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Coach’s Corner: Revisiting what went wrong against EWU in 2016

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How a defensive wristband SNAFU may have cost the Cougs the win

WSU Athletic Communications

Searching for game film from San Jose State last week or from Eastern Washington’s first two games proved fruitless, so instead we’re dipping into the archives to a game that is a sore spot for Cougar Nation—the last time EWU came to the Palouse. We were sent in this direction by an interesting tidbit revealed by former Cougar running back Gerard Wicks in a retelling of the game by the Spokesman-Review.

Gerard Wicks: “One thing the fans don’t know is our defense had on different wristbands, so we had half the team on defense with a different wristbands. Say if they would call ‘Play 4,’ one side of the defense would be running Cover 3 while the other side would be blitzing. It was something crazy and we were wondering how was Cooper Kupp getting so wide open. He’s a great player, he’s outstanding, but he was wide open. It came to halftime and we figured out half the defense had on white wristbands and the other had on black wristbands, so everybody wasn’t on the same page. We blew the coverages a lot in the first half. Leach was, oh my God, mad is an understatement. He was hot.”

That’s... less than ideal. Eagles wide receiver Cooper Kupp was a tough enough guy to cover as it was. Coverage miscommunications weren’t going to make that any easier. Let’s take a look at some of those possible breakdowns from the first half.

A few things to keep in mind:

  • Grinch was a bit paranoid. According to the Lewiston Tribune, “Grinch [swapped] out the wristbands as many as six times a game, just in case an opponent [was] trying to break his code. One game, he changed them eight times.” If that’s the case, it was likely only on one wristband swap, so this may only have affected one or two defensive series.
  • “Half the team” probably wasn’t half the team. Starters and backups may have been on different bands, but they mix and match frequently with rotation. It may also have only been half the secondary.
  • Coverage busts won’t necessarily be apparent on a running play, for obvious reasons. And run fits for secondary players can be very fluid.
  • Players make mistakes. A misread can look an awful lot like a miscommunication. It can be tough, without knowing the specific playcall and/or scheme rule, to determine whether a player didn’t get the call correct or just played the read poorly.
  • EWU scored 21 points in the second half, supposedly after the wristband issue was sorted. So there were larger defensive issues at hand as well.
  • Shalom Luani was suspended.

All things considered, we may only be talking about a handful of plays in the first half. But in a game that ended up a three-point difference, one or two plays may have been the backbreakers.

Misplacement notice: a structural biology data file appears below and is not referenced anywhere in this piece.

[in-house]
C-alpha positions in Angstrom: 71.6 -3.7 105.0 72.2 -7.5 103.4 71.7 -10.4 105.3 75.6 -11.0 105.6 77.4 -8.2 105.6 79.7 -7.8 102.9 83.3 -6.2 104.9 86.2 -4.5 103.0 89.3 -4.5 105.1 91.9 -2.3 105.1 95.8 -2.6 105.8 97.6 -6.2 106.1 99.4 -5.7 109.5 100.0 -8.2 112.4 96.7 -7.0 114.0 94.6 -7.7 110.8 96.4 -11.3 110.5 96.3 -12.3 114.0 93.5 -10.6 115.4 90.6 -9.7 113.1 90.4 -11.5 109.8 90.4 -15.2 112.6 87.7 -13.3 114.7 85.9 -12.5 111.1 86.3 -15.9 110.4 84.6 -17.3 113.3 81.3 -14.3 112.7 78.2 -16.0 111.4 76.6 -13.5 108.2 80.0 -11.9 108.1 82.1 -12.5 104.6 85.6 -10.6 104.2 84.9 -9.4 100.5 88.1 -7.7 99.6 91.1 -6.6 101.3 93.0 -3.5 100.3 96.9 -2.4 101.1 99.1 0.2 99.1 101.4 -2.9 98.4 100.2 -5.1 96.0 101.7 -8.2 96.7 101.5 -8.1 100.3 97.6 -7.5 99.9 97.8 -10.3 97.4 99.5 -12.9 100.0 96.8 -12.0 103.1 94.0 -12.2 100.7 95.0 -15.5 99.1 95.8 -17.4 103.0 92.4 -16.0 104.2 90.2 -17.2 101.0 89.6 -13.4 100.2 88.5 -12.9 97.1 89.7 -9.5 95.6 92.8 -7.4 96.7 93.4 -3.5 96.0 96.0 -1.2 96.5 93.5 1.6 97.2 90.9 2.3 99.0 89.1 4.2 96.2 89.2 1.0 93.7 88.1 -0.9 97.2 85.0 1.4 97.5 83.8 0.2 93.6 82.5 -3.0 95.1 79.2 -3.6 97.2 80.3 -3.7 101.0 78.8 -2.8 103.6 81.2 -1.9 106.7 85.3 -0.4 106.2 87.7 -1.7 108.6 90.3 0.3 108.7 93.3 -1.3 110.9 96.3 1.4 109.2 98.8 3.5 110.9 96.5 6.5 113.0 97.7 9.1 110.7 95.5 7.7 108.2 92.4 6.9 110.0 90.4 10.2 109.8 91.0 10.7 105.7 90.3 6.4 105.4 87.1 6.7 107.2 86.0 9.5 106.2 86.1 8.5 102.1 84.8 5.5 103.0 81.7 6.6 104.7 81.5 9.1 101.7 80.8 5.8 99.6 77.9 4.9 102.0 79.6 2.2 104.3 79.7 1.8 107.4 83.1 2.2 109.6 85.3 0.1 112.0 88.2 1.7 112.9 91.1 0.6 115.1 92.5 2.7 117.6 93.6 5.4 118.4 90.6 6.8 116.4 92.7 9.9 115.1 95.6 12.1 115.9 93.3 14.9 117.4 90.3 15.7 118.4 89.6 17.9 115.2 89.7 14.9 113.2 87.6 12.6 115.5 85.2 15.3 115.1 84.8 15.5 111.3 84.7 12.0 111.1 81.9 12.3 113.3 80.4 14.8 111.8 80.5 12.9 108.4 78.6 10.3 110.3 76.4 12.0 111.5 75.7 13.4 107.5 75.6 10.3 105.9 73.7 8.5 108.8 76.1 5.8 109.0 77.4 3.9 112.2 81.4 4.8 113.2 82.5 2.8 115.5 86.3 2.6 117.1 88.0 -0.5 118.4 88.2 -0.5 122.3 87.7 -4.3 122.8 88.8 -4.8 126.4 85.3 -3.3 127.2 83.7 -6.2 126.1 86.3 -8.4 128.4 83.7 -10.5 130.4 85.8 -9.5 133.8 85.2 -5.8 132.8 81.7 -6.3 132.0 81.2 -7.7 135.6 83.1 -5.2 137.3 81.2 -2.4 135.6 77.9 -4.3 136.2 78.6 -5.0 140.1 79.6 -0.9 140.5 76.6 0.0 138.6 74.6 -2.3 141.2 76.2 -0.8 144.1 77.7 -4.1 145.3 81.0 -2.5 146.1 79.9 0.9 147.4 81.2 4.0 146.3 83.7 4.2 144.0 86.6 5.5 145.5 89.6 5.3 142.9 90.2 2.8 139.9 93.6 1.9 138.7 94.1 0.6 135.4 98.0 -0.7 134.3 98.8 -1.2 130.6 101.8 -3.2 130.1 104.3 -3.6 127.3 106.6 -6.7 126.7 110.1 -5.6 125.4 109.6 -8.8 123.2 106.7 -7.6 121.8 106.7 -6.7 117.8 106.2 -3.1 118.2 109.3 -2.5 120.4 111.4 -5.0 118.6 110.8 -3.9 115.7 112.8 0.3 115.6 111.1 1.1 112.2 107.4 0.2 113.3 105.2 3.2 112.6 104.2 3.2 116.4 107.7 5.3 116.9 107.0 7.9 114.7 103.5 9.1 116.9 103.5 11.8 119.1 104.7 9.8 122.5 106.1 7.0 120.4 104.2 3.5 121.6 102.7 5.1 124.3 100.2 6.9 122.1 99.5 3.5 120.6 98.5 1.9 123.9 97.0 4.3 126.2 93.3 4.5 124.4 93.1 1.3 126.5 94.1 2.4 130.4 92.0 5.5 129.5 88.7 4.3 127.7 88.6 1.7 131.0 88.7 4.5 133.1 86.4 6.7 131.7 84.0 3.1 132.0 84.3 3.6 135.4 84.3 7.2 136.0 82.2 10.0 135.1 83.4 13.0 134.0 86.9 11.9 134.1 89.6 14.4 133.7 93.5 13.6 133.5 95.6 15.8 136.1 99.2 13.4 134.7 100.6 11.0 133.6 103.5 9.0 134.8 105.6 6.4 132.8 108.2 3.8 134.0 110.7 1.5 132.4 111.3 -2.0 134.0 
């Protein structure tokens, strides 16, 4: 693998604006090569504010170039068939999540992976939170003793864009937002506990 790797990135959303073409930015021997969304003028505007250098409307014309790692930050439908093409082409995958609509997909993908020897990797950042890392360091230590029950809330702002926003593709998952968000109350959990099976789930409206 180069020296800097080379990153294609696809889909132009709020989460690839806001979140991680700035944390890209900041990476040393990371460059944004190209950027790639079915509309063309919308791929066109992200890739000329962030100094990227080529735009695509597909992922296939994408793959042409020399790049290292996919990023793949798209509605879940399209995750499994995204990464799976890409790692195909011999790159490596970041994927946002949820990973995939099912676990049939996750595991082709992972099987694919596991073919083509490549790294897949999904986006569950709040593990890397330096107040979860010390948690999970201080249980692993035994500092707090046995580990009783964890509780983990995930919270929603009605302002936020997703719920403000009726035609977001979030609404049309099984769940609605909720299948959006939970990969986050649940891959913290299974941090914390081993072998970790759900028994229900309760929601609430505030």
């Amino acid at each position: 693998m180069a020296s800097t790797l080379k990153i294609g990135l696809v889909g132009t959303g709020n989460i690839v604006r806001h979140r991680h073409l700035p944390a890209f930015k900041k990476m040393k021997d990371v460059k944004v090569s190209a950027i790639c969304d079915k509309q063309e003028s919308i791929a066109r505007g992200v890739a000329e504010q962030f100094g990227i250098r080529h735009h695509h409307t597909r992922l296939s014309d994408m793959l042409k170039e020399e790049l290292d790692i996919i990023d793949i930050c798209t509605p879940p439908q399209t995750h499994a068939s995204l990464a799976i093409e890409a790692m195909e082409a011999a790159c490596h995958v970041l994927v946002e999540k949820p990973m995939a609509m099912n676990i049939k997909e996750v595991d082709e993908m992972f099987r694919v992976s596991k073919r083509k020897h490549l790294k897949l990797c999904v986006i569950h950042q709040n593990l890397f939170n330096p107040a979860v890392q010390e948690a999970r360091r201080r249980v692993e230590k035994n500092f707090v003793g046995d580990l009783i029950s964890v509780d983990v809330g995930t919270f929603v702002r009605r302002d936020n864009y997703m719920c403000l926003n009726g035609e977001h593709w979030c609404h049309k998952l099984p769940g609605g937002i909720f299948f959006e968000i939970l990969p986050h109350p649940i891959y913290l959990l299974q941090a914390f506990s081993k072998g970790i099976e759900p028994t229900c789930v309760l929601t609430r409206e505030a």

The first example is one where it might be a miscommunication or it might just be a misstep by a defender, and we really can’t be sure without specifically asking somebody involved in the play. Watch the bottom of the screen and the coverage of Kirkland Parker, the corner, and Dylan Hanser, the linebacker running to the flat.

This is some sort of Fire Zone concept, with the defense sending five and dropping six in coverage. Generally with Fire Zones, you want interior defenders walling off the middle and playing inside out. That clearly doesn’t happen here and there is an acre of space in the intermediate middle. WSU is playing Cover 3 behind this blitz, and you can see the safeties rotate hard. But one defender is playing man—Dylan Hanser. He chases the running back to the flat. What we don’t know is whether that’s by design. Hanser may have been blitz-to-peel. He blitzes, but if the back on his side flares, he peels off and chases. It’s a common technique, but less so in a Fire Zone, particularly in this case because there is now no defender to wall off the inside. Parker also makes a zone turn instead of man-lock technique, so it’s not man coverage on that side. We just don’t have enough information to know, in this case.


The most likely culprit comes early in the second quarter, on what ended up being a long touchdown catch and run by Cooper Kupp. Hunter Dale is the safety to the top of the screen. He’s definitely operating on different information than his running mate, Jalen Thompson.

At first glance, it looks like Dale screws this up. He flies up to the hook/curl like he’s in Cover 3, but Thompson stays home over the #2 receiver, Cooper Kupp, giving the impression that the rest of the secondary is playing Cover 4. However, keep in mind the blitz by the linebackers. It’s tough to back up a blitz by playing Cover 4 behind it. There’s just way too much space at the intermediate level. Considering the nickel/outside linebacker playing the hook/curl to the bottom of the screen, I would lean towards Jalen Thompson missing the rotation to the deep middle in the zone. Either way, one of the safeties was not on the same page with the rest of the defense.

All because somebody screwed up a wristband.


The Cougar defense will operate Saturday sans wristbands, as new Defensive Coordinator Tracy Claeys does not use them, when facing the Eastern Washington Eagles this Saturday at 5:00 PDT. Here’s hoping all eleven on the defense are on the same page all night.

For further reading on Wristbandgate, check out Brian Floyd’s entry on the mothership.